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Old 01-30-2013, 04:31 PM   #34
huzar OP
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Joined: Aug 2009
Location: Bellevue, WA
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Tuesday, January 22, 2013 Aguas Calientes to Quebrada Honda

We head out this morning on the 6:44 am train. We get in to Santa Teresa after catching a collectivo from Hidroelectrica. Bryce and Mike start packing for their ride back to Cusco. Hewby and I go off in search of breakfast. We don’t have to look far. After breakfast we pack up the bikes, and I notice my front is once again flat. We air it up just before departing and go.

The road from Santa Teresa back to Santa Maria seems different this time. The raging Urubamba river is still there, but the road feels smoother, or something. There’s mud, potholes, some water crossings, and lots of decent track. We make good time out to Santa Maria, and turn left towards Quillabamba.

Riding out to Santa Maria:

IMG_2659 by Marcin Porwit, on Flickr

Hewby getting more practice crossing streams:

IMG_2662 by Marcin Porwit, on Flickr

IMG_2664 by Marcin Porwit, on Flickr

I had expected the road to be paved, but most of that section is mud, with occasionalt construction zones. Quillabamba itself is the largest city in the region, with plenty of options for fuel and food. We gas up, and I check the pressure in my front tire – 27lbs, down from 34 two hours ago. OK, time to get this fixed. We find a llantaria, and conveniently enough next door is a place that has sudado on the menu. We get it, and it is delicious once again. My tube is patched and remounted, and we’re soon ready to go.

Deep puddle crossing:

IMG_2665 by Marcin Porwit, on Flickr

My front tire getting some vulcanizing love:

IMG_2667 by Marcin Porwit, on Flickr

A man and his dog:

IMG_2669 by Marcin Porwit, on Flickr

The road out of Quillabamba is in pretty good shape, even given that this is the rainy season. Suprisingly, stretches of it are paved, and we make good time. We encounter more construction and road closures as we near the place where the Yakatali River joins the Urubamba, and are directed up a small side track that climbs in switchbaks to the top of the ridge. It then drops down the other side and backtracks to the bridge across the Yakatali, in Quellouna.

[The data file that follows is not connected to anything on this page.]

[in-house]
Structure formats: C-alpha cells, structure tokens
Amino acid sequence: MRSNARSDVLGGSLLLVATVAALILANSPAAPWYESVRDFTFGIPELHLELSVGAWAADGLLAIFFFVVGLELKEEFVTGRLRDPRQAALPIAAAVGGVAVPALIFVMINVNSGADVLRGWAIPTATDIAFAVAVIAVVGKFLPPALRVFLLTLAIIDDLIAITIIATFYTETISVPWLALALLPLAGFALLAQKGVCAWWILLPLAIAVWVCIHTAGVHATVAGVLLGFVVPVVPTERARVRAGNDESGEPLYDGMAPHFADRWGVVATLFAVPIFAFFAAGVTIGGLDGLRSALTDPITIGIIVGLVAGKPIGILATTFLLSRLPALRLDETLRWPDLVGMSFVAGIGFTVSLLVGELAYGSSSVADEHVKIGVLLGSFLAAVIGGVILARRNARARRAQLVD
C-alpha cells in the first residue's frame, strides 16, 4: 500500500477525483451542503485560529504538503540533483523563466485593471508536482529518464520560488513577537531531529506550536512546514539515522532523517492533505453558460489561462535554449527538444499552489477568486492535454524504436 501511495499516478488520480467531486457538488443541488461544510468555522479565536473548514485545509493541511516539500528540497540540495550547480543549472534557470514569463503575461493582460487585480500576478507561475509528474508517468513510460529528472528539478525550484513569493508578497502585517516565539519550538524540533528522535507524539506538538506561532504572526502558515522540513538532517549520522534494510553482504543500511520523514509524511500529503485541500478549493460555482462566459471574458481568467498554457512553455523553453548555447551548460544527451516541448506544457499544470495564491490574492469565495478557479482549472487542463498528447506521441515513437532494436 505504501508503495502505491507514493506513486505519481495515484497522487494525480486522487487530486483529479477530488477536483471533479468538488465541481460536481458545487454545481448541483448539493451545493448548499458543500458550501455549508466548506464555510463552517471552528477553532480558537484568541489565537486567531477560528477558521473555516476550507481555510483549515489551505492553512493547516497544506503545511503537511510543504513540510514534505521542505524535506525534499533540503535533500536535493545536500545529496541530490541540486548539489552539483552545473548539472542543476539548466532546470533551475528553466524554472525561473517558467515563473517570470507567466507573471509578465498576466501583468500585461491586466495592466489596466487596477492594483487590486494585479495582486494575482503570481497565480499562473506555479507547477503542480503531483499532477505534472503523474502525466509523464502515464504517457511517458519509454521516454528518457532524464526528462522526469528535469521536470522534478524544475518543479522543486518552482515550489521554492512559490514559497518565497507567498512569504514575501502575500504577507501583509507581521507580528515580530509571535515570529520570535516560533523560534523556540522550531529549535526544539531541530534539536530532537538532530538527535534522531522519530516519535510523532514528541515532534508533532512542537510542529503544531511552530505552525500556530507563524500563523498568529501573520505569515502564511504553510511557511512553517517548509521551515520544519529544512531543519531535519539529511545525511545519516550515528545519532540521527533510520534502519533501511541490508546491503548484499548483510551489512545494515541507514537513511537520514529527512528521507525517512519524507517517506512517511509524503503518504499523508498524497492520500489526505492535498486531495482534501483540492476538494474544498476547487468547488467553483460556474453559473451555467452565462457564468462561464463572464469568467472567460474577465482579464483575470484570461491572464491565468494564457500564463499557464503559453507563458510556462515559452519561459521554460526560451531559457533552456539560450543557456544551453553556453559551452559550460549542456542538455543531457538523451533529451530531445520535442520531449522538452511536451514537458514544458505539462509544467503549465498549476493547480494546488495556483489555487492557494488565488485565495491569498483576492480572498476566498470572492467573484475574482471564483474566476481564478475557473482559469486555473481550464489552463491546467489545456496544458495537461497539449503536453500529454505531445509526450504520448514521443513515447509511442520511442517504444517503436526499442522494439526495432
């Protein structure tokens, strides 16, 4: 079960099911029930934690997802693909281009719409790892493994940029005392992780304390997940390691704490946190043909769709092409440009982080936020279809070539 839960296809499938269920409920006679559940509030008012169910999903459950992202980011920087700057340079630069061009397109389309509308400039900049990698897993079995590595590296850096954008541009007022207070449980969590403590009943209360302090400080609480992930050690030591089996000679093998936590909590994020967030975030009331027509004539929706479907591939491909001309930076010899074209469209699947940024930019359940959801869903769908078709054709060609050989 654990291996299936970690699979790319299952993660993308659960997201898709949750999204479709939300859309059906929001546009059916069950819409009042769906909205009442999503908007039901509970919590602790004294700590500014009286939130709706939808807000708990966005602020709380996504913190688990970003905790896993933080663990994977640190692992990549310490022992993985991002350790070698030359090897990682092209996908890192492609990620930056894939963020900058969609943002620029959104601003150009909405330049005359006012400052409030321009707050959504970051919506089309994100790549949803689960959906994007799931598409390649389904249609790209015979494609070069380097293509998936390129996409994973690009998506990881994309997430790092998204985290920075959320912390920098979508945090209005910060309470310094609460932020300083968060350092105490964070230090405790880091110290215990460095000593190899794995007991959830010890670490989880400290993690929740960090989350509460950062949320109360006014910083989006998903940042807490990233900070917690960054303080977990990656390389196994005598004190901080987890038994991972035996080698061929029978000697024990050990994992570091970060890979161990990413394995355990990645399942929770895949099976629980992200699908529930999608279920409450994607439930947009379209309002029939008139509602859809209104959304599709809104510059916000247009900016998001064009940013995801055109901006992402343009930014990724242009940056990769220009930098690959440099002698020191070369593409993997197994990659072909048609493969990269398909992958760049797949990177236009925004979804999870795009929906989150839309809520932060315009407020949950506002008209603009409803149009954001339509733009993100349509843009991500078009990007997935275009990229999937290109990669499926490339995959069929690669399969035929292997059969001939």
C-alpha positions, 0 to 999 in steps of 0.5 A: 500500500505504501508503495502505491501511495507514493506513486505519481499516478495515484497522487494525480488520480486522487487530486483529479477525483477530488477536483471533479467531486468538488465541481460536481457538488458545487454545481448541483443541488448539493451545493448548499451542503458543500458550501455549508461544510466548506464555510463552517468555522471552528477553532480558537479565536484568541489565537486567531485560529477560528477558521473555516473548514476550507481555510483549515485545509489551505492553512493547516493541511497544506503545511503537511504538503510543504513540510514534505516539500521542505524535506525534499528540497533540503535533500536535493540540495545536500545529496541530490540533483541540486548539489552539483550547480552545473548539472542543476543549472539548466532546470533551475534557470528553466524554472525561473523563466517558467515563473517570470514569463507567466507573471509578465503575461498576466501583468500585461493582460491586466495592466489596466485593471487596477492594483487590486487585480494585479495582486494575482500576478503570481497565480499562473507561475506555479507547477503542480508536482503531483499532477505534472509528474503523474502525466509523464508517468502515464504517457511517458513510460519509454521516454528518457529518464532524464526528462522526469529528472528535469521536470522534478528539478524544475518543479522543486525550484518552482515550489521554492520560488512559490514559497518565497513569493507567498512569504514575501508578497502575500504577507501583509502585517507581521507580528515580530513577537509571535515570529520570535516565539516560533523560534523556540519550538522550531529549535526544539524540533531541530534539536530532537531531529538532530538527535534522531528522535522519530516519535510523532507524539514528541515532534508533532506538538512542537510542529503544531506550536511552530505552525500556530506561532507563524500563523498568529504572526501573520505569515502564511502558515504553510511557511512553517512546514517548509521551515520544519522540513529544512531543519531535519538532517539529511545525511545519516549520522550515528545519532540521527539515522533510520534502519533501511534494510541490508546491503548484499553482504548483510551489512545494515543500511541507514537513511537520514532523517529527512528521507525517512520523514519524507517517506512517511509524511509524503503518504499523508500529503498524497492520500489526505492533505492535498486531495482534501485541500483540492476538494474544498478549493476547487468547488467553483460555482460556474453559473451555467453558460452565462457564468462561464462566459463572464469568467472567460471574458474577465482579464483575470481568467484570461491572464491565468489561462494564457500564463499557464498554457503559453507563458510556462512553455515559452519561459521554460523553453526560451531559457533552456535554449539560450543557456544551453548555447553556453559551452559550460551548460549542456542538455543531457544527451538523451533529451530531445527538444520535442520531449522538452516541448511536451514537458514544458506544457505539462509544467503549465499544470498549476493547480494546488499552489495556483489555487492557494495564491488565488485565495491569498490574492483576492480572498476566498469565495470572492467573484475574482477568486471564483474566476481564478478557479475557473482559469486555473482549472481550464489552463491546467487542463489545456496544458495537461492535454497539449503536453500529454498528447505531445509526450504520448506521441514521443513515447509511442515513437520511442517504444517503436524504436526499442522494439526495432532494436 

Waiting at a construction zone with some locals:

IMG_2670 by Marcin Porwit, on Flickr

Nice, fast road:

IMG_2671 by Marcin Porwit, on Flickr

We rejoin the main road here, and continue our drive east to Quebreda Honda. At this point in the day we still have hopes that we can make it to Lares. Those hopes are dashed, however, when we encounter a road closure due to emergency construction. We chat a bit with the folks waiting to go across, and then someone puts out the word that motos can go. We go maybe 200 feet, only to be stopped by the actual construction. The crew is putting in a new culvert, but bikes have been climbing up and to the left around them. We get the idea to try this with the KLR after dropping the side bags. I run out of momentum about midway up, and tweak my right knee a little. Fortunately, a couple of friendly folks push, and with a little throttle, the KLR is up and over. Hewby hopes I can do the same with her GS, but after the incident with my knee, I would rather not try. Also, the crew foreman tells us they’re almost done and will let us cross soon.

Waiting for the culvert to be filled in:

IMG_2673 by Marcin Porwit, on Flickr

Making friends with the locals:

IMG_2675 by Marcin Porwit, on Flickr

The Yakatali river:

IMG_2676 by Marcin Porwit, on Flickr

Bringing the KLR past the construction -- steeper and slipperier than it looks:

True to their word, about 15 minutes later, they let the motos through, though all others have to wait. We ride a few hundred feet, and encounter another crew finishing covering up a culvert. Again we wait, but maybe only 5 minutes, before the motos are motioned through. After that, no more closures. The road is in pretty good shape, and we try to make up the near hour that these construction closures cost us. At this point, we know we’re not making it to Lares tonight, so the goal becomes Quebreda Honda, where we arrive a little after five.

It’s a small town, with a few restaurants and only one hotel that we could spy. For 30 soles we get secure parking, but no internet and no hot water in the rooms. We’re welcome to come up and use the shower in their house if we want to, however. We wander a bit, looking at our food options, and decide to get some pollo a la brasa from the restaurant next door. It’s pretty tasty, and comes with a pitcher of chicha morada. The dogs that wander through the restaurant and beg for scraps get the chicken bones, and we go back to the hotel to do laundry.

Tomorrow, we should make it up to Lares, and then down to pick up the pista at Calca. From there, on to Pisac.

huzar screwed with this post 02-02-2013 at 10:11 PM
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